Last time I was at a NAACP candidate's night, I was a candidate. Unlike Michael Donovan, I really was the independent third man on the ticket, not the relabeled second Democrat. The evening was rather explosive, because the organization's president, Dan Bosket, asked me to prove that I wasn't a racist. I had said earlier in the campaign that Allentown was becoming a poverty magnet. That phrase has now become main stream, even Alan Jennings uses it. At the time, in 2005, it was outspoken and controversial. Ed Pawlowski was there, running for his first term as mayor, against previous Republican mayor Bill Heydt, and this outspoken independent. Heydt lost and hasn't been heard of since, but I've never stopped advocating for the Allentown that I believe in. Pawlowski spent the night pandering. He looked around the room and said that if he was elected, there was a man who would be working at city hall, there was a woman that he would hire. I said that I would hire no black people, nor would I hire any brown or white people. Afflerbach, the current mayor in 2005, had just given the store away to the police union, and I thought an austerity program was in order. Pawlowski would get elected, and ignore the problem until this year, then sell off the water we drink.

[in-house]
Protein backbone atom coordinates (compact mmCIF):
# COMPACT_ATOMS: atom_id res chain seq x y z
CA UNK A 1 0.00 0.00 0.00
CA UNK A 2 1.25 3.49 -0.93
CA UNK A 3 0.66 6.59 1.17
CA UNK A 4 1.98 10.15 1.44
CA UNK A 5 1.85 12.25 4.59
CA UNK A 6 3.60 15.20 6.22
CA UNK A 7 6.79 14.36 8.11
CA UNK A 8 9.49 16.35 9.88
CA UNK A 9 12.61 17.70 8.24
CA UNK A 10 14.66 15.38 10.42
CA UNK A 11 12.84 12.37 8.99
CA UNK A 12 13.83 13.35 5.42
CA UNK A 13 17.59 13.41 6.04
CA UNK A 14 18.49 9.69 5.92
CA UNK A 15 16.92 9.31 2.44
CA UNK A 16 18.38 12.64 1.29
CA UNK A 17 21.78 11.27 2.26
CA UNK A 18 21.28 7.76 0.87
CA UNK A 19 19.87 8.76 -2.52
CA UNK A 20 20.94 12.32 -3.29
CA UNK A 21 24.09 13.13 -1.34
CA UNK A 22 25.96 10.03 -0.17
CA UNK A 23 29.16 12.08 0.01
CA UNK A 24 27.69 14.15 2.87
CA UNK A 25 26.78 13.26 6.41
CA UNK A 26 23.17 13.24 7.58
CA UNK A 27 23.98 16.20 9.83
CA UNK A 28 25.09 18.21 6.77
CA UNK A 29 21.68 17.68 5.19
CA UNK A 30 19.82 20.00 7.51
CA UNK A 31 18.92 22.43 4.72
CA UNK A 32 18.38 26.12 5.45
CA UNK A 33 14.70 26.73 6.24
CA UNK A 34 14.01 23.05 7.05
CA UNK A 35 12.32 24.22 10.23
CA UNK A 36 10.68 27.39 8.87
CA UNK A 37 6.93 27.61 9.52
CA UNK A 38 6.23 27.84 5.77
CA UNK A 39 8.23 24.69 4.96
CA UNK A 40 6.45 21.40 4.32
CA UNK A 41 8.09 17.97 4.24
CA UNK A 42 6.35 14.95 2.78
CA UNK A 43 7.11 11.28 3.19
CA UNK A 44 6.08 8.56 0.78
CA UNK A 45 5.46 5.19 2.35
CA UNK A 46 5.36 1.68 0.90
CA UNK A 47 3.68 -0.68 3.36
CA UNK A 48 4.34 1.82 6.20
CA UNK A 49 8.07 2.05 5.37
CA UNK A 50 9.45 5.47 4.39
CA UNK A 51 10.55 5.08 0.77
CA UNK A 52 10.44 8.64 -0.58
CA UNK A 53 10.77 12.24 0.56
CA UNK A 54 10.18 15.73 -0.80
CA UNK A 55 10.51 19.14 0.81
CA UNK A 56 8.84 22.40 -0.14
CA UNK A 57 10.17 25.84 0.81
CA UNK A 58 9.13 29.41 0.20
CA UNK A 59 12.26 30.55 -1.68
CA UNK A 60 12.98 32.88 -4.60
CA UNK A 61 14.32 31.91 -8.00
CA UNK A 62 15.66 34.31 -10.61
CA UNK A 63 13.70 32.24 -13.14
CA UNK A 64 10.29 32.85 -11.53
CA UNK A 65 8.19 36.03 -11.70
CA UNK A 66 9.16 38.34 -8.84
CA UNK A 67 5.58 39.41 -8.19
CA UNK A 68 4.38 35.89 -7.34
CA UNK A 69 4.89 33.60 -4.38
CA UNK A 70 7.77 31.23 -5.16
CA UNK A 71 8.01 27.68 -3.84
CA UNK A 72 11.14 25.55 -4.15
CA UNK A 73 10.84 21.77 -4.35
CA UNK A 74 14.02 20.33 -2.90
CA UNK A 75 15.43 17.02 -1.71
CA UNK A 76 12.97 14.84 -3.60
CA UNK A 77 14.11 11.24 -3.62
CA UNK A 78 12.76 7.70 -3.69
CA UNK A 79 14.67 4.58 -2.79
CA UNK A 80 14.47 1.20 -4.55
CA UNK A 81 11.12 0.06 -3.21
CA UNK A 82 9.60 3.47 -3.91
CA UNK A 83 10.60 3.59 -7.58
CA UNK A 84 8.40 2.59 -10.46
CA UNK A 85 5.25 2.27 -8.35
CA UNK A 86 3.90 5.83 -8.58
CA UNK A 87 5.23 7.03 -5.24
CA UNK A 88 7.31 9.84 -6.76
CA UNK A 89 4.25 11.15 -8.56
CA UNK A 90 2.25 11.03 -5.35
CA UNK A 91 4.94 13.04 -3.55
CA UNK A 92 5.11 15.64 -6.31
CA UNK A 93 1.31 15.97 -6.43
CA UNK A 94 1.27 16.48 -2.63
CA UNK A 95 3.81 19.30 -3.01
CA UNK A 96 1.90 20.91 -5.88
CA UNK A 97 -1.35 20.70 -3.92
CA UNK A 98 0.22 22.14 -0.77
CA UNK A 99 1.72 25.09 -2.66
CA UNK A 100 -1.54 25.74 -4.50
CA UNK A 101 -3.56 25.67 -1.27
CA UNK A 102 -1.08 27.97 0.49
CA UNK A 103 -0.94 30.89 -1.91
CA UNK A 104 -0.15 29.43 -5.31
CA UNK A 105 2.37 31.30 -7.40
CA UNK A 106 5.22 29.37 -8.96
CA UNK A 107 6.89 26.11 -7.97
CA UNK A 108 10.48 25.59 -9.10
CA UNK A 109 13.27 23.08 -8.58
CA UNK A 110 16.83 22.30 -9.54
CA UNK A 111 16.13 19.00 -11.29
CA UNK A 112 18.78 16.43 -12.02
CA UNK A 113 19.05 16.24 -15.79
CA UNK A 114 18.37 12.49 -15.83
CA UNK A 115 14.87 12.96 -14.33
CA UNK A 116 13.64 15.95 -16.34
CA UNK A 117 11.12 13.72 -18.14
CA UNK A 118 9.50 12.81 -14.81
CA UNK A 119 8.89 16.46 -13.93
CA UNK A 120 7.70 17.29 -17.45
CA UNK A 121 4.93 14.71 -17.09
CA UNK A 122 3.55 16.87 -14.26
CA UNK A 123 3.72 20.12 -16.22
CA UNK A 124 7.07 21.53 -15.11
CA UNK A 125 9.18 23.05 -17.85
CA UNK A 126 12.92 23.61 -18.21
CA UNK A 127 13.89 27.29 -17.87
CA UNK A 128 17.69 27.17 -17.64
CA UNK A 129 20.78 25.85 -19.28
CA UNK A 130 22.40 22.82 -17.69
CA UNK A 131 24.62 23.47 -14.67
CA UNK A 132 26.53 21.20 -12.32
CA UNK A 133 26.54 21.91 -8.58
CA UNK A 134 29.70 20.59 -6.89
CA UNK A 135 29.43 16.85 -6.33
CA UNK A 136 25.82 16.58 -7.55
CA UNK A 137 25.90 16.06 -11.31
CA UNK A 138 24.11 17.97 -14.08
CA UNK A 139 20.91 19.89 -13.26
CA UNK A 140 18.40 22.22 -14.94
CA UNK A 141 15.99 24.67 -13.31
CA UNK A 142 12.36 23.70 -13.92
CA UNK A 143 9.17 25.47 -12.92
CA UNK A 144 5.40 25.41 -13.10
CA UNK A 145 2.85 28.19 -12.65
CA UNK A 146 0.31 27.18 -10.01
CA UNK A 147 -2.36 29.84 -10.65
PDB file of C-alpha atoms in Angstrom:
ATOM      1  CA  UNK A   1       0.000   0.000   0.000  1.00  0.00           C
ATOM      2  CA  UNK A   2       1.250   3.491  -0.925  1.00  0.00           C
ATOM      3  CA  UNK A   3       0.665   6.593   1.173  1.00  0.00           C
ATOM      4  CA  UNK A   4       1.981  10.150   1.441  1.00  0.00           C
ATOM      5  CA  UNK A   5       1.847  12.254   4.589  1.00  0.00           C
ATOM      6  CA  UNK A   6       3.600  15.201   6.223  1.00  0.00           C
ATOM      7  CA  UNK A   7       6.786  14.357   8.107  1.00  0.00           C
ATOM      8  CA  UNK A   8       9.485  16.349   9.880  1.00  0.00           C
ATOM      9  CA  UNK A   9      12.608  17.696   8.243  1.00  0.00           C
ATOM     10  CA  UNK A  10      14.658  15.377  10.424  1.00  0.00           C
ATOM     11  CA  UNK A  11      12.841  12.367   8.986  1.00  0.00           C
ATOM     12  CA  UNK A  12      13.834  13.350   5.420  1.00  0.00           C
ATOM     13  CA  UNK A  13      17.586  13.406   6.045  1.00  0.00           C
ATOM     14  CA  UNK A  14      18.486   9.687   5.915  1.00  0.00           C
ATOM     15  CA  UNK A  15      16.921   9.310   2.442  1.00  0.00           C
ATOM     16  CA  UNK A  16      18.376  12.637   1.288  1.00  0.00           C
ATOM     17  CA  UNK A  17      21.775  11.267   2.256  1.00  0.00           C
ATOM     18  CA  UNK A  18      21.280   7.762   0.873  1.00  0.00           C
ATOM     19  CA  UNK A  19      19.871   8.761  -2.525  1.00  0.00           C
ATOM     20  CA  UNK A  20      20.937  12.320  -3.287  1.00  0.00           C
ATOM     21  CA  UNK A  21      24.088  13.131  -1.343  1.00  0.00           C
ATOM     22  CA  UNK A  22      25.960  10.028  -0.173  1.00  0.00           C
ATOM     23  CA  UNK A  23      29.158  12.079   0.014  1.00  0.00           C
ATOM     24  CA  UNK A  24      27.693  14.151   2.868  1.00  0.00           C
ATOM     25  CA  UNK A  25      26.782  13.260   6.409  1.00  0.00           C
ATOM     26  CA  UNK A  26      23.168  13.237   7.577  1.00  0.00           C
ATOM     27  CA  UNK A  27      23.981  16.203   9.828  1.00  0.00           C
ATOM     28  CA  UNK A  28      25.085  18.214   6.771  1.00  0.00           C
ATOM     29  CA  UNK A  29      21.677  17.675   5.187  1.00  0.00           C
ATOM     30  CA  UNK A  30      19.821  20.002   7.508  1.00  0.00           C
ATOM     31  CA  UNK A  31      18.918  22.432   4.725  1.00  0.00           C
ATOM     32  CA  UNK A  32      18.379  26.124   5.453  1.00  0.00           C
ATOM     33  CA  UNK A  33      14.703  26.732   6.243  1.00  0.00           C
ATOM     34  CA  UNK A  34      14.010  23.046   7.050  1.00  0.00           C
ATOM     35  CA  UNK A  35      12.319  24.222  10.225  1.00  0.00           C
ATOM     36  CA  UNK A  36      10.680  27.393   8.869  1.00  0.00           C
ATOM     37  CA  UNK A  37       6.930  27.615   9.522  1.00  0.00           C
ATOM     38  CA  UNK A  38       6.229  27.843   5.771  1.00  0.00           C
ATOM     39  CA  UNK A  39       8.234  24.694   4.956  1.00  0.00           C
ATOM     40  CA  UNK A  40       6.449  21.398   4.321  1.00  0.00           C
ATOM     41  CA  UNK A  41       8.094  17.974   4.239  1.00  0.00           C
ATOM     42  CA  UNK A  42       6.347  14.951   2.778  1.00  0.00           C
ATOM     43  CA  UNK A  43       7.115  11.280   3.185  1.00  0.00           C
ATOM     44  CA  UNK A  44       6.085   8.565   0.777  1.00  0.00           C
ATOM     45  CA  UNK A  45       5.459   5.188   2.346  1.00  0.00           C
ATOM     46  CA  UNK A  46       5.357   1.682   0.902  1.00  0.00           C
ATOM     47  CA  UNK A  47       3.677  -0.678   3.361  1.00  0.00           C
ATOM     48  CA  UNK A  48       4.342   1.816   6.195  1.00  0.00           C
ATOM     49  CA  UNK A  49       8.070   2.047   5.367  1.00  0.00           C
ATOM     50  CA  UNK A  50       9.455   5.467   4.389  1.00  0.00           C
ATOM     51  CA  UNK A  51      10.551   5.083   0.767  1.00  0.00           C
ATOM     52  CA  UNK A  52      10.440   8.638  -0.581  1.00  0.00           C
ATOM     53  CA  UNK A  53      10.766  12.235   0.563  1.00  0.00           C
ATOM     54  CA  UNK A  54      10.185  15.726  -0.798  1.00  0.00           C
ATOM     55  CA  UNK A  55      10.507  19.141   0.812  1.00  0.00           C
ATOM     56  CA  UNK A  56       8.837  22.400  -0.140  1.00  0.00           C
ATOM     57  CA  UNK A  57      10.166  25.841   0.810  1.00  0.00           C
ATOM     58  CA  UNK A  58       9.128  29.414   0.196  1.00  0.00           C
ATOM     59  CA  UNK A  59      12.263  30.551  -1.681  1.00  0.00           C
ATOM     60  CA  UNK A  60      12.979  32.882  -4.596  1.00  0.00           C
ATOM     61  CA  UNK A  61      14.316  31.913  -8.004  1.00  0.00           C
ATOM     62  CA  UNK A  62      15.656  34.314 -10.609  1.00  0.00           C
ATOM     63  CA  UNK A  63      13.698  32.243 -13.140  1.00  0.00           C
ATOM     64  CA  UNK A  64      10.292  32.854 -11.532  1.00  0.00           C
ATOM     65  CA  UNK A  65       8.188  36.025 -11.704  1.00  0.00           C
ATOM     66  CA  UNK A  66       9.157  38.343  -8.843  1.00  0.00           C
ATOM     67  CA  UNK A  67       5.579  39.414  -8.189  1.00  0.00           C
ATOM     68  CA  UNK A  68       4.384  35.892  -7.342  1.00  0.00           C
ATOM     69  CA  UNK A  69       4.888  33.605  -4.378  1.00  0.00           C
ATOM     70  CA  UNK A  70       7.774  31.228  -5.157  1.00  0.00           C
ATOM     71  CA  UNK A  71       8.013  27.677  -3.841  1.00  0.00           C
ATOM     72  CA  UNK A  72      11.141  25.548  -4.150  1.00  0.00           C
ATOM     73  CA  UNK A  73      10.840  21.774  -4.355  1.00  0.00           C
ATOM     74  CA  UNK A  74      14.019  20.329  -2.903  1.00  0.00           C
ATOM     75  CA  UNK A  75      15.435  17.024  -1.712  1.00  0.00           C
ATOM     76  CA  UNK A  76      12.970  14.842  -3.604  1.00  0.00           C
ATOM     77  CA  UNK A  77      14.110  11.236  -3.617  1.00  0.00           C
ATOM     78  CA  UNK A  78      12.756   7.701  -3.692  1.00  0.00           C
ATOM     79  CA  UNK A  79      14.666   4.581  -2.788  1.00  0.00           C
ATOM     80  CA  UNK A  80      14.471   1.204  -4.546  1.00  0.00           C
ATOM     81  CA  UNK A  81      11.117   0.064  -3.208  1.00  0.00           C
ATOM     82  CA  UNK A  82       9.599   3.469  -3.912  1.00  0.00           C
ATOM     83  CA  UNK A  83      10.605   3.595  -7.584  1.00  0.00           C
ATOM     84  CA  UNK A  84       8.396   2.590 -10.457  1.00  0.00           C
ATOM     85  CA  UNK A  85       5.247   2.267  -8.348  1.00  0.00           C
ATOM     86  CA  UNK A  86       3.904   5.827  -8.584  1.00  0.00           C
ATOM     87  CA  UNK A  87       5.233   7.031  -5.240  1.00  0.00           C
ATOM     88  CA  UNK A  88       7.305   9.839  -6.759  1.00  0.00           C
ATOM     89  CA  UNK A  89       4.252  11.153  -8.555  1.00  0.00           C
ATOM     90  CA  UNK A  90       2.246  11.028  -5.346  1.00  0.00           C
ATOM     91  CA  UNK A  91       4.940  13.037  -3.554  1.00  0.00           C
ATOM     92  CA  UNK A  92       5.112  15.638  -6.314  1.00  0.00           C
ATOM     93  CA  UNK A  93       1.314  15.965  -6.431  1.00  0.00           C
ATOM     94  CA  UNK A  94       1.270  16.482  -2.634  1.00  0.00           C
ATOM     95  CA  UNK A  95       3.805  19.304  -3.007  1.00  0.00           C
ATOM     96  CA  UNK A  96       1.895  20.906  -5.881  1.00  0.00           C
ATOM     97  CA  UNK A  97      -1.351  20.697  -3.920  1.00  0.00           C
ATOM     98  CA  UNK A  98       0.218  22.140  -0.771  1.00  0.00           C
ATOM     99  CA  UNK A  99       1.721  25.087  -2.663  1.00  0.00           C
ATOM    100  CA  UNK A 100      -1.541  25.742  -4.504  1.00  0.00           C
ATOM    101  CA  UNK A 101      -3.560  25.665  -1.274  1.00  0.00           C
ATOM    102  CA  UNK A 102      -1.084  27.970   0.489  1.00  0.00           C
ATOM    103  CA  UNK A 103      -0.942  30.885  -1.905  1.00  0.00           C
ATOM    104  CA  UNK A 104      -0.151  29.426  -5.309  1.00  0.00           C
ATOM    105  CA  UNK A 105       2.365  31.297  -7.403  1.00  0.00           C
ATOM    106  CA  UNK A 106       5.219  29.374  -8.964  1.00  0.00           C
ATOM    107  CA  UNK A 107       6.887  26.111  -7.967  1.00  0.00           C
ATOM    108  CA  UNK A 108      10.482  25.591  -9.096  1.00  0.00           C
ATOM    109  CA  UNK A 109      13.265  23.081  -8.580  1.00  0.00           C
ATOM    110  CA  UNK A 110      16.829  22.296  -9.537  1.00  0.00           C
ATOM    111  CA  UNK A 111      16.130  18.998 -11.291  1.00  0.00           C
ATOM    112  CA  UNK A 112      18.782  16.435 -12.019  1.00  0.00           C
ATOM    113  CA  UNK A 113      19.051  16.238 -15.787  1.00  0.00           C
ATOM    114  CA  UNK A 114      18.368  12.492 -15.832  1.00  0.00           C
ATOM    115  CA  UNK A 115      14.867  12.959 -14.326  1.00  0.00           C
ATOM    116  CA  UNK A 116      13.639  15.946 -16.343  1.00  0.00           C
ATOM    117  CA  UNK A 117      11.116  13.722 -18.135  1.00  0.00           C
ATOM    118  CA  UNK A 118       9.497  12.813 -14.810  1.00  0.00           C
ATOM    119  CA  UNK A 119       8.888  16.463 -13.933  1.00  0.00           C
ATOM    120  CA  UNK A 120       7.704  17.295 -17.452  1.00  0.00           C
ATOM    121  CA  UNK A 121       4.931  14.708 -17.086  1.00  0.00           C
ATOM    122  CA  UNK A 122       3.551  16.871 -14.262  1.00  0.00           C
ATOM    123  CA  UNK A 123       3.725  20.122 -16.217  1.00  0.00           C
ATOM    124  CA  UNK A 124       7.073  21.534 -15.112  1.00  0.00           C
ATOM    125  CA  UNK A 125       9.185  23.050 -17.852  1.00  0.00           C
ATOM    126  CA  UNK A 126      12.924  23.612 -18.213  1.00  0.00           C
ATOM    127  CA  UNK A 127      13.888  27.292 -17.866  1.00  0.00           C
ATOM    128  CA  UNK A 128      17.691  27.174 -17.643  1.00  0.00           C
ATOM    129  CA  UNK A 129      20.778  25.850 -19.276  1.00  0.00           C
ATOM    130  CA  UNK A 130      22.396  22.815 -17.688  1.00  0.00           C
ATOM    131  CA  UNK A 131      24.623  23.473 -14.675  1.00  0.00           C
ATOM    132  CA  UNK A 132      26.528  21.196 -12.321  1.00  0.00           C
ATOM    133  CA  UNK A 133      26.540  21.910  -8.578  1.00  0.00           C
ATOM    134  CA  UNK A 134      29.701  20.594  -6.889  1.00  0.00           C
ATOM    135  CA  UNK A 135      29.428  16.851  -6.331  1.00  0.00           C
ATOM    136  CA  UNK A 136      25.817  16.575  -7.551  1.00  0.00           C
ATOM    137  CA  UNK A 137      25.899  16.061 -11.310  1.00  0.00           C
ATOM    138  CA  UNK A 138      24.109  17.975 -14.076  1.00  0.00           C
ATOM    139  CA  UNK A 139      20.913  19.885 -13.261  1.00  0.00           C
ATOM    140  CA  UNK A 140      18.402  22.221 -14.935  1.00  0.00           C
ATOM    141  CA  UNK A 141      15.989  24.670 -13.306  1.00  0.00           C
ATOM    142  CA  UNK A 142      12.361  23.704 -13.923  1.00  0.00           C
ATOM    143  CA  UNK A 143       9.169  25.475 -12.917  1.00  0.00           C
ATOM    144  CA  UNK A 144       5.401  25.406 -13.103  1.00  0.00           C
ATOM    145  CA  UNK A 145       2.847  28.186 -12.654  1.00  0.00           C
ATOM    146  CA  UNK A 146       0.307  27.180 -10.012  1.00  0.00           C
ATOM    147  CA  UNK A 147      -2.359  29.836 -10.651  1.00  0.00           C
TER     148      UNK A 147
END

Flash ahead eight years, and the NAACP had a candidate's night this week. Although I didn't attend, I did sit down with Michael Donovan yesterday morning. Dan Bosket is still the organization's president. Dan works for Alan Jennings in Allentown's growth industry, poverty. In addition to Pawlowski and Donovan, unopposed county commissioner David Jones and Julio Guridy were there. Despite the campaign signs all over Allentown, the four City Council candidates are unopposed. Things don't change much in Allentown, and I'm still an outspoken independent.